In this post we are going to talk about various types of insect bites, with pictures of them, so that you can recognise them.
Experiencing an insect bite can be a bit unsettling, especially if you don’t know what little creature left you with a red, throbbing bump on your skin. However, there is no need to panic. Most common insect bites are harmless and heal quickly. However, some stings, such as those of fire ants, wasps, hornets and bees, can cause severe pain or even a severe allergic reaction. Others, such as bites from poisonous spiders, require emergency medical attention.
Symptoms of insect bites
Symptoms of insect stings provide information about the cause and severity. For example, most stings cause redness with pain, itching or burning. Some may blister or swell. Here are some common signs related to insect bites:
- Bedbug bites leave a small, red, itchy mark on the skin, which in rare cases causes a serious allergic reaction.
- Bee stings cause a reddened elevation on the skin with a white halo around it.
- Flea bites cause an itchy bump on the skin, often on the ankles and legs.
- Mosquito bites produce a pink elevation on the skin that itches or, in rare cases, triggers a severe allergic reaction.
- Spider bites can manifest with mild symptoms such as redness, swelling and pain in the area, or more severe symptoms that require emergency care.
- Ticks can transmit Lyme disease; their bite leaves a rash similar to an expanding bull’s eye.
Most insect bites occur outdoors and are caused directly by the insect. However, there are two exceptions: bedbugs (small mites that live in and around beds) and lice, which are spread through contact with infected people, combs or clothing.
Some insect bites can also transmit diseases, including Zika virus, West Nile virus, Chikungunya virus, and diseases such as dengue fever and yellow fever (all transmitted by mosquitoes), Lyme disease (from ticks), Rocky Mountain spotted fever (from dog or wood ticks), and Chagas disease (from bedbugs).
In a report released in May 2018, the Centers for Disease Control and Prevention (CDC) warned about the increase in recent years of illnesses caused by mosquito, tick and flea bites.
To prevent insect bites, here are some tips from the CDC:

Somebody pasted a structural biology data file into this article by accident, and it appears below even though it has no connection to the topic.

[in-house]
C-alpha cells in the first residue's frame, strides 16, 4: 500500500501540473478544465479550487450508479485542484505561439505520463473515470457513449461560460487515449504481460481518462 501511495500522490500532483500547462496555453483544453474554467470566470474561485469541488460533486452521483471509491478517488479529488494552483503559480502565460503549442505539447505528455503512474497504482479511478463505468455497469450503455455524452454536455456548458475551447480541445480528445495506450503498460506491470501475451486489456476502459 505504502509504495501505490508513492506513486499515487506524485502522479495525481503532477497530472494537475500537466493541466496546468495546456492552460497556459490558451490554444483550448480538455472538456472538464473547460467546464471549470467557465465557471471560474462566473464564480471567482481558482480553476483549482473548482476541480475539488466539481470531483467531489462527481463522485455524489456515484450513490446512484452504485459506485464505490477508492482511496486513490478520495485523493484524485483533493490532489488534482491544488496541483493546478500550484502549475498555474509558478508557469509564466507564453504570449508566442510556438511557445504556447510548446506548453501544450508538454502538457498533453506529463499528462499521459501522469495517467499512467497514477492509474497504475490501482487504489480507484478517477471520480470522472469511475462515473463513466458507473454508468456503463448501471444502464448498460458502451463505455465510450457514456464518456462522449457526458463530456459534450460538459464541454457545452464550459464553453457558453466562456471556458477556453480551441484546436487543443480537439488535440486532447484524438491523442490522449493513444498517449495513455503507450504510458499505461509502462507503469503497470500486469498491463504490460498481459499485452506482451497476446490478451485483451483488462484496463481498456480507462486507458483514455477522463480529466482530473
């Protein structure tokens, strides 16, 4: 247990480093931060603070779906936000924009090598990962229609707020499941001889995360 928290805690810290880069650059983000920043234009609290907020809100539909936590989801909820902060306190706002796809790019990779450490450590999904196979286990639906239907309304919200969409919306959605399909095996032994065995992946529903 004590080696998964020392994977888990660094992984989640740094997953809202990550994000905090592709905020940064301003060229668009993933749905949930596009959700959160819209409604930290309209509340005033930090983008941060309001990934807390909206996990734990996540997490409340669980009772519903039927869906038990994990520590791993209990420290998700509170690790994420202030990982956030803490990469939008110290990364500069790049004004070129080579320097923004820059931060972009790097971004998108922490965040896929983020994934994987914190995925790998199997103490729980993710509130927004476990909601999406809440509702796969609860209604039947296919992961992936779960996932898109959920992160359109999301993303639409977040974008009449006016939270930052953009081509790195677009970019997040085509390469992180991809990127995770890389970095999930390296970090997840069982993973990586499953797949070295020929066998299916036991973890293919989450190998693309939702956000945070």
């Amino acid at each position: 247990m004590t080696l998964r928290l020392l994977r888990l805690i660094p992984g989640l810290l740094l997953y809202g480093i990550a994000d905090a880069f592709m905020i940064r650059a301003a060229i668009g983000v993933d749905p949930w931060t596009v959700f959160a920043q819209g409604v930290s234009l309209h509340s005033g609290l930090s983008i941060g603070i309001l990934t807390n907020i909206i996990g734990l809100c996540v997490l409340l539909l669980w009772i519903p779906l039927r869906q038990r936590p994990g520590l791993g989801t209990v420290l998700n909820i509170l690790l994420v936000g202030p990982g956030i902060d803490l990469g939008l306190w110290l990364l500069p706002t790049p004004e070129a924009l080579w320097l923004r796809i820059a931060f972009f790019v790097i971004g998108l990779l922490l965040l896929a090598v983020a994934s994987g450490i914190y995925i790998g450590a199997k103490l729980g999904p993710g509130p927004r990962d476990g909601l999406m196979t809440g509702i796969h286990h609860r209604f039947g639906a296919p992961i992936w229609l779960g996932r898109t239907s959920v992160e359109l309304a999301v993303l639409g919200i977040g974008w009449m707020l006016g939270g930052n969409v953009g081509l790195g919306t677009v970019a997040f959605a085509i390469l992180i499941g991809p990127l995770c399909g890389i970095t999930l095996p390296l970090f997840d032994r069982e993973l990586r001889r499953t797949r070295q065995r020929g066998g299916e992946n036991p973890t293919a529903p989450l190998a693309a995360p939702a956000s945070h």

- Use insect repellents registered with the Environmental Protection Agency (EPA), EEA in Spain (European Environment Agency). The EPA has provided an online tool to help you choose the right one for various conditions.
- When travelling, find out what vaccinations or medications you might need and take precautions.
- Wear clothing that covers the skin when in places with many insects.
Regardless of the type of insect bite, it is helpful to know what stung you. Learning to identify a sting by how it looks and feels will help you decide whether you can treat it at home or need immediate medical attention.
If you have known allergies to insect stings, consult your doctor about emergency care. Some people with severe allergies may require allergy medications, such as epinephrine (like an EpiPen), always on hand.
Mosquito Bites and Serious Diseases
A mosquito bite manifests itself as a round, red or pink, itchy raised bump on the skin. It is usually a harmless bite, but can sometimes lead to serious diseases, such as Zika virus (especially dangerous in pregnant women), West Nile virus, malaria or Eastern equine encephalitis (EEE). While for most, Zika causes a brief flu-like illness, newborns born to infected mothers can suffer from birth defects, mainly microcephaly.
With West Nile virus, symptoms appear 2-14 days after the bite and include headaches, body aches, fever, vomiting, diarrhoea and skin rash. More severe cases may develop into meningitis or encephalitis, characterised by stiff neck, severe headache, disorientation, high fever and convulsions.
The bite of a parasite-carrying mosquito can cause malaria, a rare condition. Flu-like symptoms include fever, headache, muscle aches, nausea and vomiting 10 days to four weeks after the bite. Malaria is serious, but it is treatable and preventable.
Cases of EEE are rare but lethal. About 30% of infected people do not survive and many develop neurological problems.
Identifying Bedbug Bites
Although a bedbug bite is usually painless, you may see three or more red marks clustered together, often in a line. In some people, an allergic reaction to the insect’s saliva develops within 24 hours to 3 days, resulting in a red, swollen bump on the skin that itches intensely.